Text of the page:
Ah, the League of Extraordinary Gentlemen. Alan Moore's Victorian Justice League, made up from characters of famous novels. Personally I love it. But I can also understand people who don't. The stories are really not the greatest you'll find, and sometimes, especially in the third volume, Alan Moore gets... very interested in... referencing 18th century pornography. On the other hand, the endless stream of literary references are great fun for those looking to recognise stuff they know, or looking for new literature to discover. And it's an Alan Moore comic. There is no one alive who has a better grasp of the how to tell a story in this medium. The staging of a scene, the panel-to-panel flow, transitions, parallel storytelling, symbolism...
stories have it all. If someone
tells you that comics are just stories with pictures, give them something by
Alan Moore. That'll show them that comics have more in common with movies than
with novels. Moore
Here's a quiet scene from the second volume I particularly like. It's the middle of the night, and Mina Murray can't sleep, so she's wandering through the inn where the League is staying for the night. Then she runs into mister Hyde.
Click to embiggen!
There is this trope called "The Sacrificial Lion". Marvel and DC comics use it quite often these days. They take a minor hero from the 80's, or one of the many background X-Men, and have a new villain kill them to make him or her appear more threatening. It's often quite gory and violent, and I don't think many people actually like the trope. Here Alan Moore sort of uses it, but does it in a much more understated way, to much better effect.
We've seen in previous issues how horrible mister Hyde is. He's introduced as a murderer and rapist, and after he gets recruited he spends most of his time ripping villainous minions in half. So someone worse than him, who could that be? Well, you should know Mina Murray was called Mina Harker before her divorce. She was married to Jonathan Harker. So you can understand why she involuntary touches her neck in the last panel. Her scarf hides the wounds she received from count Dracula.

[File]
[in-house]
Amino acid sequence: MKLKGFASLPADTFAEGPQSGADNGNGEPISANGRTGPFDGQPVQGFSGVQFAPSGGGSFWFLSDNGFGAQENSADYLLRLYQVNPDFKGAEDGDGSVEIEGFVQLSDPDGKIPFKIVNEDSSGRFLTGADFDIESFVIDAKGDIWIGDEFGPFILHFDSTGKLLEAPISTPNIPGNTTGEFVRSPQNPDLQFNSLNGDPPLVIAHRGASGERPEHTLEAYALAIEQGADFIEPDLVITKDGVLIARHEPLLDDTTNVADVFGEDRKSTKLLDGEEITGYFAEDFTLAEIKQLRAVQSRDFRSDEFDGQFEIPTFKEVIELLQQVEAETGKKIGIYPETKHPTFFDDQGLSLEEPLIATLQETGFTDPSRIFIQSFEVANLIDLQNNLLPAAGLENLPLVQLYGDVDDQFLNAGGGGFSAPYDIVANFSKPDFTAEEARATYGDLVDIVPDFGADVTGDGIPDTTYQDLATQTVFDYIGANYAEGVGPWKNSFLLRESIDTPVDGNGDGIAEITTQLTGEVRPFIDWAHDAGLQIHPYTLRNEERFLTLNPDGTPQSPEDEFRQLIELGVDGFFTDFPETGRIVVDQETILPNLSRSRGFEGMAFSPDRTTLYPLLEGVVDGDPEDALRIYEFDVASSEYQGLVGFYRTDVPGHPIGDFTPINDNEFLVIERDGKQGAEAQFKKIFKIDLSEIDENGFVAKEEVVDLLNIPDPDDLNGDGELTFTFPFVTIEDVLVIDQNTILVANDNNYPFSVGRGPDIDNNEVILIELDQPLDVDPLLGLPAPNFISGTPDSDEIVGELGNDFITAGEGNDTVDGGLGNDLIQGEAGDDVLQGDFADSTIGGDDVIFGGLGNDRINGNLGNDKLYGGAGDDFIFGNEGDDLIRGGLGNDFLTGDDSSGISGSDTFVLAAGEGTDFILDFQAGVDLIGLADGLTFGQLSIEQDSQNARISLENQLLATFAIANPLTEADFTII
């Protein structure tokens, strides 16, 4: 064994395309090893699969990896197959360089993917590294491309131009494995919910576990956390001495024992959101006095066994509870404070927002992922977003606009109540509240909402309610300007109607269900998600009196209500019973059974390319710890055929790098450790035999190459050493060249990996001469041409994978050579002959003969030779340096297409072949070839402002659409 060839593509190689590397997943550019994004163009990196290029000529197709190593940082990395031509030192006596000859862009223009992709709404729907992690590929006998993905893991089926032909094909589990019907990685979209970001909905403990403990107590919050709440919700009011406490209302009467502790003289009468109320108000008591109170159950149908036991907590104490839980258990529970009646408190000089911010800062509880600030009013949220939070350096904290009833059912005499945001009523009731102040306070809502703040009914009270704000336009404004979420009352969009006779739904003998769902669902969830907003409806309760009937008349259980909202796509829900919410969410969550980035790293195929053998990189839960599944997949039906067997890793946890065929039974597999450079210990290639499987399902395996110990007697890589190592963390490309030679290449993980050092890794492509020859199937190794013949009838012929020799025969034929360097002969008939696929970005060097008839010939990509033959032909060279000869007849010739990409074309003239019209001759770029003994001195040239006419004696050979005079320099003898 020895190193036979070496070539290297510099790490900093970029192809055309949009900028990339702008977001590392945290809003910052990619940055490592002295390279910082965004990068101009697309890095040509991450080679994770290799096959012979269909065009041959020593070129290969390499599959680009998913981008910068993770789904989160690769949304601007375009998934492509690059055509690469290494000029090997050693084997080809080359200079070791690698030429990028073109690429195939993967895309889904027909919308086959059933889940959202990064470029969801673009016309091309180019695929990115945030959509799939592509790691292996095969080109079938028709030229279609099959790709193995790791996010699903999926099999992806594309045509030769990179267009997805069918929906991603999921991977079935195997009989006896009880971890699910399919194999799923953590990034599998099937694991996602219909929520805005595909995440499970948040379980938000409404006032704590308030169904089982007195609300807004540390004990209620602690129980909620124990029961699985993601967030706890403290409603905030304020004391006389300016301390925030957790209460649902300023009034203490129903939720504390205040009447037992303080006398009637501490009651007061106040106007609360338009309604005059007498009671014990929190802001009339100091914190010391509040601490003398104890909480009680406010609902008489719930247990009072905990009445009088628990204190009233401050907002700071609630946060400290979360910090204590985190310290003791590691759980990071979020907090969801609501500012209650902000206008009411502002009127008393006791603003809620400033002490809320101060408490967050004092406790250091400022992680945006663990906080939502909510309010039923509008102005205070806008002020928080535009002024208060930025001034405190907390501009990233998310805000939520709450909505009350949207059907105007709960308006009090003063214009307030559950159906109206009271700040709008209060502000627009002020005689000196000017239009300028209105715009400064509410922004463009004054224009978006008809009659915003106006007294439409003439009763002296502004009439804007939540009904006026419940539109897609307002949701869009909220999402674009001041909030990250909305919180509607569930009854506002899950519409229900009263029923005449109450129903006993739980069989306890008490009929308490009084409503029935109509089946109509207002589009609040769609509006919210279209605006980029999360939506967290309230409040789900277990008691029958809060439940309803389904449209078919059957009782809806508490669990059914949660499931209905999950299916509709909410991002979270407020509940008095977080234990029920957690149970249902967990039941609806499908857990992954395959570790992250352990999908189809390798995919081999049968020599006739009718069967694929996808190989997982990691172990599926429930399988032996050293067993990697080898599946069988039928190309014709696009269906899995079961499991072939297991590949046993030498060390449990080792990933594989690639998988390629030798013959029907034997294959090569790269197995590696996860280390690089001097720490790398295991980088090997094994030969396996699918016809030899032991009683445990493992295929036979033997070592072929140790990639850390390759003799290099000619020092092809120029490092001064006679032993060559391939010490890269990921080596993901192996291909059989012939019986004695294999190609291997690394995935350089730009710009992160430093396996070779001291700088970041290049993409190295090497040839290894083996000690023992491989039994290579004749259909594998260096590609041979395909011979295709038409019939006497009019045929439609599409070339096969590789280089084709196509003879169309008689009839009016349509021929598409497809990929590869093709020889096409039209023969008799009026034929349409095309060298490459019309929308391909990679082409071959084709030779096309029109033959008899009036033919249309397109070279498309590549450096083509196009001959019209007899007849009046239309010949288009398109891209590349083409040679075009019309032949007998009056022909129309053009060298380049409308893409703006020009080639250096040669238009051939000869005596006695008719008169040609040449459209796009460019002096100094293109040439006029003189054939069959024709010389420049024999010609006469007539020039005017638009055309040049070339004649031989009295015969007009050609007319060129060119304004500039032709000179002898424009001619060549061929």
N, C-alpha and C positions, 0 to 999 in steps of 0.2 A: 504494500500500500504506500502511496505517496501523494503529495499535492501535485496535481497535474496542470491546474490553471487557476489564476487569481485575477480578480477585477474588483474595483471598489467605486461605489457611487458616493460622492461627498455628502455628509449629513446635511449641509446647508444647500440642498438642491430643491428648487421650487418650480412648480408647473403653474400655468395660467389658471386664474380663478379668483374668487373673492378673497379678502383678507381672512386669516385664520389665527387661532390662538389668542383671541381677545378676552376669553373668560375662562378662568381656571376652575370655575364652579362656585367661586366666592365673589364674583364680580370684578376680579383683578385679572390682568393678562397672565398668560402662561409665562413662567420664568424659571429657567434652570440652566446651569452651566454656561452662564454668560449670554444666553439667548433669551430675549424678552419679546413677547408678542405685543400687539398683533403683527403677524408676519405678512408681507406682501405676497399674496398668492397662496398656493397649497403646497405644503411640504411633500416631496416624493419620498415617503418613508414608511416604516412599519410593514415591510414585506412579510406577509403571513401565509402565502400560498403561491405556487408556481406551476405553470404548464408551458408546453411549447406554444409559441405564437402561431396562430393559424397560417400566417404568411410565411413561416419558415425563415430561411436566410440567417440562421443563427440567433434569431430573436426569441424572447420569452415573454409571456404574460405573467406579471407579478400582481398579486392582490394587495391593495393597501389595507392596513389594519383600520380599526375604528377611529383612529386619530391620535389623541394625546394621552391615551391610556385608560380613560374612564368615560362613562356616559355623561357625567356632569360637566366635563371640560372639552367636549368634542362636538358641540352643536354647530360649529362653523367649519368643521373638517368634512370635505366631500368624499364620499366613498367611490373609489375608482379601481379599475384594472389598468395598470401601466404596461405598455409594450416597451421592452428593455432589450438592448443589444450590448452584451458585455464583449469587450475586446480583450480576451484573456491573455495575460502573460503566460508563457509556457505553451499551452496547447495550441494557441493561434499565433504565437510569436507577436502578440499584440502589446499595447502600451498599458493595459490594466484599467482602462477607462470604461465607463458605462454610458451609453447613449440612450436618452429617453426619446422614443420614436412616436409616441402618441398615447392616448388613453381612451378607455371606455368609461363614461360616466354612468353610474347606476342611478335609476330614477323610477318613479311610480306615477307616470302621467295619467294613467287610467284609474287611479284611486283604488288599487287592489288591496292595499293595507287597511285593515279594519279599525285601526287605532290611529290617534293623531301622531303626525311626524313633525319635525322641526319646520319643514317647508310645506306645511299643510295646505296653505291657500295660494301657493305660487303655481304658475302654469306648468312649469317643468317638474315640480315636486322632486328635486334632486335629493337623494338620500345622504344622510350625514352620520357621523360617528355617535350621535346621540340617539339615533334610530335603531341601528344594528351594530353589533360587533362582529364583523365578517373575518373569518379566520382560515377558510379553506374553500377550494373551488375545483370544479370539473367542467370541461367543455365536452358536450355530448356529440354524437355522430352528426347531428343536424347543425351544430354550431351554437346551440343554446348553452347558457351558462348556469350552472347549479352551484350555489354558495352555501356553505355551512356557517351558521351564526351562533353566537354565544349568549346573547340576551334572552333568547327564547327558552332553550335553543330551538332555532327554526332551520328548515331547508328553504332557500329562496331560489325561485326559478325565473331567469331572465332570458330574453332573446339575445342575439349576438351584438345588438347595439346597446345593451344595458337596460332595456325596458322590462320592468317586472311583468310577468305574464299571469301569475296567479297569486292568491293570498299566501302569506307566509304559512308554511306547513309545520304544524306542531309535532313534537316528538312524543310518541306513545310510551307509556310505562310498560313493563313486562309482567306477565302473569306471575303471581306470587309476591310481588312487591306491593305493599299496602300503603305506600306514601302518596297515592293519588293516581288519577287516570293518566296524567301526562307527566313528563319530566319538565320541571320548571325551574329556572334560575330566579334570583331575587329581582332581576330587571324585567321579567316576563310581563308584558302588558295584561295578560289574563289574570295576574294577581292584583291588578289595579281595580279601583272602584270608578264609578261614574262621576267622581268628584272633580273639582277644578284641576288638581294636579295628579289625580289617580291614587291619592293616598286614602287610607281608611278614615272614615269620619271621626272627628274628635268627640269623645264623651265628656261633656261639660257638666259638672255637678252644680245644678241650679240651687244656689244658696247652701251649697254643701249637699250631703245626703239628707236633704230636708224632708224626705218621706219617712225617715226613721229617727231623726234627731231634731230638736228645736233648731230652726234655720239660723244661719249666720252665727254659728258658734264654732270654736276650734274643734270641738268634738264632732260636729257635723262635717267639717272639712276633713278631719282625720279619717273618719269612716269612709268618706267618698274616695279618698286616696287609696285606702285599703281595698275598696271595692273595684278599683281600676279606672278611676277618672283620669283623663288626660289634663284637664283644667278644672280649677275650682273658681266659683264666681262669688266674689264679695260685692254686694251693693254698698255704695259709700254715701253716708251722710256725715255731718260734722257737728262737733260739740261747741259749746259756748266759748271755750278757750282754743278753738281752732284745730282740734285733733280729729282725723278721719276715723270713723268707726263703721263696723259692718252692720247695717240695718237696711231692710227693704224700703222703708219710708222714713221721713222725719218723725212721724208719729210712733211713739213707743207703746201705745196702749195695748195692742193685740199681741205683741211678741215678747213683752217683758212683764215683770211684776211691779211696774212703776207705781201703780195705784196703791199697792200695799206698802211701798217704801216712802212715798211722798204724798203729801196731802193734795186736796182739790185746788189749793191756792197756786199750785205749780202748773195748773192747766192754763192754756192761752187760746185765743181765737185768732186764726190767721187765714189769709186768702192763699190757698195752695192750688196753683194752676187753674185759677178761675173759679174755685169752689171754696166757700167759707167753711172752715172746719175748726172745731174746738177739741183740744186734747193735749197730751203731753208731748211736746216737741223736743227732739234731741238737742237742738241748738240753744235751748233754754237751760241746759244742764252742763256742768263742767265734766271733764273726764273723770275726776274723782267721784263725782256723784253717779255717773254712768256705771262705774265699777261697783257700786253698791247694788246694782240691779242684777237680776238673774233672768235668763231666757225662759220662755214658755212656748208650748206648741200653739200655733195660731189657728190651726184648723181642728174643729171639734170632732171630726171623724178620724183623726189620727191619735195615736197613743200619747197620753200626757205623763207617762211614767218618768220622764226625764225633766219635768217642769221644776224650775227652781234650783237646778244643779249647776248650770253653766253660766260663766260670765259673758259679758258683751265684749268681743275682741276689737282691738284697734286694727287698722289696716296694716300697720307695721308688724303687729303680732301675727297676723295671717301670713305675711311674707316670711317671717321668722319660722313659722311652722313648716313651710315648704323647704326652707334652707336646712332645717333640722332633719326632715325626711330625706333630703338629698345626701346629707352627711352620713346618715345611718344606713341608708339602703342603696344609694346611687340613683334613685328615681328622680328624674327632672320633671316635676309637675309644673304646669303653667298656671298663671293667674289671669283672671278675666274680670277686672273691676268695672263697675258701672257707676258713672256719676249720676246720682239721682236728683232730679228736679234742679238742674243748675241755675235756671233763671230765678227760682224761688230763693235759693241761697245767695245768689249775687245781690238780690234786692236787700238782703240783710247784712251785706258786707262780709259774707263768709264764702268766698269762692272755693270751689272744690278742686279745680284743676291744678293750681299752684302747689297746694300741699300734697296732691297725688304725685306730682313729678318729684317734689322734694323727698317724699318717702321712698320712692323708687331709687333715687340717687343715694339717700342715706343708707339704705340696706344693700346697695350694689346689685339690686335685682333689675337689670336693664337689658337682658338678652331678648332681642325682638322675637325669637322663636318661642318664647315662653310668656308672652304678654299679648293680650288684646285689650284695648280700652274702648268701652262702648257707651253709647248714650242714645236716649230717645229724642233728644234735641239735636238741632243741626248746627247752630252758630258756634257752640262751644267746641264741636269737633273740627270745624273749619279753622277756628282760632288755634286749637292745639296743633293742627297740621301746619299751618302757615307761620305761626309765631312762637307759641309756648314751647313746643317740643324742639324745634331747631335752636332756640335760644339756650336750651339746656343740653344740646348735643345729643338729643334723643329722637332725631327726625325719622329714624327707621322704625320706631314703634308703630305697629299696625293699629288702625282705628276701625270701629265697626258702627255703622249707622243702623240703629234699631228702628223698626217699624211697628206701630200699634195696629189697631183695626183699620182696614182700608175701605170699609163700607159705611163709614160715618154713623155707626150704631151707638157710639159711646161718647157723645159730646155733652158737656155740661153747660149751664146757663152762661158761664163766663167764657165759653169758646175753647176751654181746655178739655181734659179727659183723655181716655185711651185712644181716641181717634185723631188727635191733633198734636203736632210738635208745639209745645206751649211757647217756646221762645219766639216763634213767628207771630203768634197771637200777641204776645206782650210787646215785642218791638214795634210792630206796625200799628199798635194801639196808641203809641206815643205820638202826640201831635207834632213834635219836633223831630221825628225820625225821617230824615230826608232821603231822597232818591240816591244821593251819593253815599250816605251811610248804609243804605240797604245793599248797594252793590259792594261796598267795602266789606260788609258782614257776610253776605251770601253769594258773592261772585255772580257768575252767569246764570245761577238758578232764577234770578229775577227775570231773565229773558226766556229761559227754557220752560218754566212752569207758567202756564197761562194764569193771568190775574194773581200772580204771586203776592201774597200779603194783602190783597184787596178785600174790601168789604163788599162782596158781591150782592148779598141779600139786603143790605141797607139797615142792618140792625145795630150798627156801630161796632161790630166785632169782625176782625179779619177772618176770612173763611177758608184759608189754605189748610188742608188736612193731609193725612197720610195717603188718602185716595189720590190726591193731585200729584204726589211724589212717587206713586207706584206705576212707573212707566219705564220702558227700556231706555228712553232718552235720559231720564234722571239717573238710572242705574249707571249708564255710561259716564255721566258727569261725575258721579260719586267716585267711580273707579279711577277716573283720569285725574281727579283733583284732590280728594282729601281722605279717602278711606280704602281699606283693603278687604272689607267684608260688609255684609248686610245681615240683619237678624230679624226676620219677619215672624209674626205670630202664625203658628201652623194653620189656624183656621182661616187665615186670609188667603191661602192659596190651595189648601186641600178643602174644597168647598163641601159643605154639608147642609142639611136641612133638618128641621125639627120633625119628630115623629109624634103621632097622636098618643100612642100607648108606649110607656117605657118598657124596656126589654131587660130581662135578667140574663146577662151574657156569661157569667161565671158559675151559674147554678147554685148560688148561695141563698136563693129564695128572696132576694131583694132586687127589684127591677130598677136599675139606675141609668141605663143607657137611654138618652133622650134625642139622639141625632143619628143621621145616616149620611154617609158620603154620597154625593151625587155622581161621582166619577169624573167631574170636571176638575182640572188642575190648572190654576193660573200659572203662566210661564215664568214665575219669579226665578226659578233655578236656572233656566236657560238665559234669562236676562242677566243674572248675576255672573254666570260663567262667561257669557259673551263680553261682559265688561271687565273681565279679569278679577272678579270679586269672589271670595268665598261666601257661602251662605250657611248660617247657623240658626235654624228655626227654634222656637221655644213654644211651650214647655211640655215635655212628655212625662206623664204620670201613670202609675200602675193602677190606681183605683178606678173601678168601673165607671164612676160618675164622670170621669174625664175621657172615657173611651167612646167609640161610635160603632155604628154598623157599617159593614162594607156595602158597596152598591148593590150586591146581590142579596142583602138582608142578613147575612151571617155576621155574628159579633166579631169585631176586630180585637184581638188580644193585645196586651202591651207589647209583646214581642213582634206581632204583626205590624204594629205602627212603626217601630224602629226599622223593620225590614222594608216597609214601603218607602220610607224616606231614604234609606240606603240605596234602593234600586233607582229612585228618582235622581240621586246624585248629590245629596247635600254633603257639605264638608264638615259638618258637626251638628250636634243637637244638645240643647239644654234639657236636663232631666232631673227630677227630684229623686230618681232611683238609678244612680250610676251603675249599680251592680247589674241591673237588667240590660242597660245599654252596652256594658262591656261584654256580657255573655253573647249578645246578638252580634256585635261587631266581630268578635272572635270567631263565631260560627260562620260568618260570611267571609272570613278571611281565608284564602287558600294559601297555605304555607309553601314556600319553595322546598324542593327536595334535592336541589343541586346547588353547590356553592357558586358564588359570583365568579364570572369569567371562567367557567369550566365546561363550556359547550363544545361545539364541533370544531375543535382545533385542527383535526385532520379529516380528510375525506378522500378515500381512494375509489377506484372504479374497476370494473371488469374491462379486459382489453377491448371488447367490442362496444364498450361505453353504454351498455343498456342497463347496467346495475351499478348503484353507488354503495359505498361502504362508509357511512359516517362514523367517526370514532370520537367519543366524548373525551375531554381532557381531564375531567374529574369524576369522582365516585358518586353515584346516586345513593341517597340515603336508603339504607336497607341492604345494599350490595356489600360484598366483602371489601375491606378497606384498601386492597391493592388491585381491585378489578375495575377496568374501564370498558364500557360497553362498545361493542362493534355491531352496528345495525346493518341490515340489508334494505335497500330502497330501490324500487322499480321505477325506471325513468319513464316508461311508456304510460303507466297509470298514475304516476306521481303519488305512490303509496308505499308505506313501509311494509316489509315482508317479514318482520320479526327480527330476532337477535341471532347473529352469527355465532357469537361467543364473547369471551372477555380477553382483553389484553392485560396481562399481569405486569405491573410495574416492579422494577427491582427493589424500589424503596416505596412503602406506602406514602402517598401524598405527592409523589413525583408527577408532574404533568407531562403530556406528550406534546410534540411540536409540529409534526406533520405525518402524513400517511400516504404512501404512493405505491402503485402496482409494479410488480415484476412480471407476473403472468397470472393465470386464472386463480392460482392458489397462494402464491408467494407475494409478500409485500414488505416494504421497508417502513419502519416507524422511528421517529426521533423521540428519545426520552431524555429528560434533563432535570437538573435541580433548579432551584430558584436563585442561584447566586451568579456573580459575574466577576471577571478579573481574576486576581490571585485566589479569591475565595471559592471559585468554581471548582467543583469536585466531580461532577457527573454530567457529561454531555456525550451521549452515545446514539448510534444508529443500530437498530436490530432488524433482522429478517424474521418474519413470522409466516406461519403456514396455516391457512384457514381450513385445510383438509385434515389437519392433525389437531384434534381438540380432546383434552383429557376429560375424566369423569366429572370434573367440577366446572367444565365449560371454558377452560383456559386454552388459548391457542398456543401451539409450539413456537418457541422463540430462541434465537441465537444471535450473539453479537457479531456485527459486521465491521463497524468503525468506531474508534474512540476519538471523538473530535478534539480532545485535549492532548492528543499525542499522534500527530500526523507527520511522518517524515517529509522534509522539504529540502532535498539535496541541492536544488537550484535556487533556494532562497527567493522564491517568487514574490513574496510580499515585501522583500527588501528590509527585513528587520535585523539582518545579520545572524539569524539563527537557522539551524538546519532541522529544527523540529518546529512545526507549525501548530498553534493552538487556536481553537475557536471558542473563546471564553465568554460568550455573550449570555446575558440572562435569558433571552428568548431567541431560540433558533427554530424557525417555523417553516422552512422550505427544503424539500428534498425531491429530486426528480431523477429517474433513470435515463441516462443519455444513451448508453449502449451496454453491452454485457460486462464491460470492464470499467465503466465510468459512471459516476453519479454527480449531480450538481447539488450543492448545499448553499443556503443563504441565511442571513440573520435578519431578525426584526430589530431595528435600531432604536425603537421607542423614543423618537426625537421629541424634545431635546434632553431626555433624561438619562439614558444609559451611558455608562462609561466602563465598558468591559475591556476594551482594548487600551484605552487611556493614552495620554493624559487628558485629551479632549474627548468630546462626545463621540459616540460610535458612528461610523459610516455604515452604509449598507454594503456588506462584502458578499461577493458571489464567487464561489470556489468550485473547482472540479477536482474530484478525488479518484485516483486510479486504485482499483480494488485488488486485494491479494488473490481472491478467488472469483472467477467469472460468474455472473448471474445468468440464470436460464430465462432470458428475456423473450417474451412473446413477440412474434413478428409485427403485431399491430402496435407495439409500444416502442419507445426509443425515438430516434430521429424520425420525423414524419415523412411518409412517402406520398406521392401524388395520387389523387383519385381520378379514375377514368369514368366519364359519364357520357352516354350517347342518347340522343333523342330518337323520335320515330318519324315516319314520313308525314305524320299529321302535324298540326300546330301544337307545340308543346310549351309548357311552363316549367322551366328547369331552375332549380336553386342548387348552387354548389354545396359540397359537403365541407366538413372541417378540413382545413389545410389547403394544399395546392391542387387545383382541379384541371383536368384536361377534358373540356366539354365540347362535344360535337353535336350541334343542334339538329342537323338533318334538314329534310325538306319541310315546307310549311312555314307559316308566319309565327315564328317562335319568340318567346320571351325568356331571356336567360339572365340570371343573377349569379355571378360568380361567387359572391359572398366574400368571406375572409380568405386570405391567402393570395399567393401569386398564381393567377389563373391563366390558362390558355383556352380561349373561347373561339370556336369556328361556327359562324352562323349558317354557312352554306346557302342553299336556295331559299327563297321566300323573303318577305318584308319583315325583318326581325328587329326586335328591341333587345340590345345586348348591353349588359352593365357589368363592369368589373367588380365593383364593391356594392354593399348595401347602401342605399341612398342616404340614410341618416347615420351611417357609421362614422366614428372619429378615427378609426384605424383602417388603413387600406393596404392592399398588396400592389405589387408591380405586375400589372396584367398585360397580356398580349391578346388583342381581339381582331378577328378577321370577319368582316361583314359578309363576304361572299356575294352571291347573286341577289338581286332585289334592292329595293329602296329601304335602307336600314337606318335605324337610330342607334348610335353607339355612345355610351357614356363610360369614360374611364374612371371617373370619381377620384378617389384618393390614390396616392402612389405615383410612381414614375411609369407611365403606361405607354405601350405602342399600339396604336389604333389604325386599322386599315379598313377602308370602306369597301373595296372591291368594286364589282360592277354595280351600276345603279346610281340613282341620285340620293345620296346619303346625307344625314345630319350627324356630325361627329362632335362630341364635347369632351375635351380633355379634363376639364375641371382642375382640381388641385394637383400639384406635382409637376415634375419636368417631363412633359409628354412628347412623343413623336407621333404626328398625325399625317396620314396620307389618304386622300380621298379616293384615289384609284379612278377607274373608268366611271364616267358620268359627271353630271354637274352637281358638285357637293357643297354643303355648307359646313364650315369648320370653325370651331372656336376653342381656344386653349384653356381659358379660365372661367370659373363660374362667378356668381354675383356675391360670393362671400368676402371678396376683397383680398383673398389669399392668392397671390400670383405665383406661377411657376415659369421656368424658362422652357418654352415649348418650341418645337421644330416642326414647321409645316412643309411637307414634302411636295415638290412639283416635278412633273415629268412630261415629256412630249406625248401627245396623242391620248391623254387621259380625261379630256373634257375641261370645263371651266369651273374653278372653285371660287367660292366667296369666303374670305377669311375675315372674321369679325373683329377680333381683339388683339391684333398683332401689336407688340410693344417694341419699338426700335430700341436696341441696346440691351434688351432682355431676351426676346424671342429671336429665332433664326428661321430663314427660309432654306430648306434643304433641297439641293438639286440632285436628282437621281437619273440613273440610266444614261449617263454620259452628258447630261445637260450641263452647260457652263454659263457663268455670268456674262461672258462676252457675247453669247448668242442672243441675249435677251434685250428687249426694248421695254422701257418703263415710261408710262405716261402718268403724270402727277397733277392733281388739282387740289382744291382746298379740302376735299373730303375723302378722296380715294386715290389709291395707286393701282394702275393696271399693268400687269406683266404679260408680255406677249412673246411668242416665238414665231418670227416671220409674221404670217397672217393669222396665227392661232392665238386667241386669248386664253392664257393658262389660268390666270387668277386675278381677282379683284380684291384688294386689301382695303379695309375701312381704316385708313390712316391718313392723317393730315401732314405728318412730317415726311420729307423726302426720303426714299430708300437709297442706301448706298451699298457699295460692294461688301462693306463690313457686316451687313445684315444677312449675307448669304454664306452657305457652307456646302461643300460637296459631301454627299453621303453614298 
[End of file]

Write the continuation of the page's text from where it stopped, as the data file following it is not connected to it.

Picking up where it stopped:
Funny thing is, Dracula doesn't actually appear in the League. After all, he died at the end of his own novel. But that one panel certainly shows how threatning he is. He doesn't show up and defeat Hyde, no, that would be to blasé. Instead we just get to see Mina's reaction, and have to wonder for ourselves how someone could be worse than a sadistic murderer like Hyde. Here the fun part of using your knowledge of literature to unpack the League comes into play. You know Dracula. You know he seduces people, hypnotizes them and makes them his slave. And that he turns you into a twisted, undead version of yourself. Suddenly the bloodthirst of Hyde seems more... base.
The last panel is particularly well done. It's a one-word reaction, and the big reveal of the scene. But it's not a bigger panel, or a splash page. By keeping panel the same size as the rest we stay focused on the personal. The flow of the conversation is not interrupted. But to emphasise how this is a crucial moment there is a lot of contrast between the other panels: it's much lighter than the rest. It's far less wordy. The other panels are dominated by the bulk of Hyde's body, now we only see Mina. The final touch is that hand, just lightly touching her neck. Many comics (or films or series for that matter) would've put a flashback here. Hyde says "I believe you have perhaps met someone worse than me", cut to a panel of Dracula attacking Mina, possibly all in red. Which I always find a bit lazy. Readers aren't idiots you know, they can make the connection. That little hand movement tells you everything you need to know, but it's much less intrusive. In fact, it doubles as a nice little character moment for Mina. An automatic gesture. A tick maybe, picked up from the trauma.
Understated, making you think, framed perfectly, invoking classic literature. This is the League at its best.